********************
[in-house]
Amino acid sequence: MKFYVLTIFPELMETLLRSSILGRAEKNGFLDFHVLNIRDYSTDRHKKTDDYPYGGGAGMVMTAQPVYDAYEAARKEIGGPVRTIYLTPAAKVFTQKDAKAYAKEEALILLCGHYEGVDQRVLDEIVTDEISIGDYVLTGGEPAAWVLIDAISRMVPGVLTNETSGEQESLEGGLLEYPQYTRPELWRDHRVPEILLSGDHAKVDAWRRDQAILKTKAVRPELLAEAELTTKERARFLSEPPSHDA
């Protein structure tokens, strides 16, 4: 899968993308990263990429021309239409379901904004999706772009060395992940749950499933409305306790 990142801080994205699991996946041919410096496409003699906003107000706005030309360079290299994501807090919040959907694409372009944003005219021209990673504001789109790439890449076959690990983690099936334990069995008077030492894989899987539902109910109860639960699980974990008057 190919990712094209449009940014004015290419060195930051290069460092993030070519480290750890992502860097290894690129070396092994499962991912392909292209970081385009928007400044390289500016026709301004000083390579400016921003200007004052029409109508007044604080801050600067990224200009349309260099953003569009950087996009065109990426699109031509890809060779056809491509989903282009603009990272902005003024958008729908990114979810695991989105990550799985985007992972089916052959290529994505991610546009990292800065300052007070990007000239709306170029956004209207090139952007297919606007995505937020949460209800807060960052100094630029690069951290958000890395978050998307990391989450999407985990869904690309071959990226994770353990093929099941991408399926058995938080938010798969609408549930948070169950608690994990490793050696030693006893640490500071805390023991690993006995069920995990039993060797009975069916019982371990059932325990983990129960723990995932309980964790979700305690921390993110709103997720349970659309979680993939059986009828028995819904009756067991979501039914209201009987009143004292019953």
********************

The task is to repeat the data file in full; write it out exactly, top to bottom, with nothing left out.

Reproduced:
[in-house]
Amino acid sequence: MKFYVLTIFPELMETLLRSSILGRAEKNGFLDFHVLNIRDYSTDRHKKTDDYPYGGGAGMVMTAQPVYDAYEAARKEIGGPVRTIYLTPAAKVFTQKDAKAYAKEEALILLCGHYEGVDQRVLDEIVTDEISIGDYVLTGGEPAAWVLIDAISRMVPGVLTNETSGEQESLEGGLLEYPQYTRPELWRDHRVPEILLSGDHAKVDAWRRDQAILKTKAVRPELLAEAELTTKERARFLSEPPSHDA
């Protein structure tokens, strides 16, 4: 899968993308990263990429021309239409379901904004999706772009060395992940749950499933409305306790 990142801080994205699991996946041919410096496409003699906003107000706005030309360079290299994501807090919040959907694409372009944003005219021209990673504001789109790439890449076959690990983690099936334990069995008077030492894989899987539902109910109860639960699980974990008057 190919990712094209449009940014004015290419060195930051290069460092993030070519480290750890992502860097290894690129070396092994499962991912392909292209970081385009928007400044390289500016026709301004000083390579400016921003200007004052029409109508007044604080801050600067990224200009349309260099953003569009950087996009065109990426699109031509890809060779056809491509989903282009603009990272902005003024958008729908990114979810695991989105990550799985985007992972089916052959290529994505991610546009990292800065300052007070990007000239709306170029956004209207090139952007297919606007995505937020949460209800807060960052100094630029690069951290958000890395978050998307990391989450999407985990869904690309071959990226994770353990093929099941991408399926058995938080938010798969609408549930948070169950608690994990490793050696030693006893640490500071805390023991690993006995069920995990039993060797009975069916019982371990059932325990983990129960723990995932309980964790979700305690921390993110709103997720349970659309979680993939059986009828028995819904009756067991979501039914209201009987009143004292019953």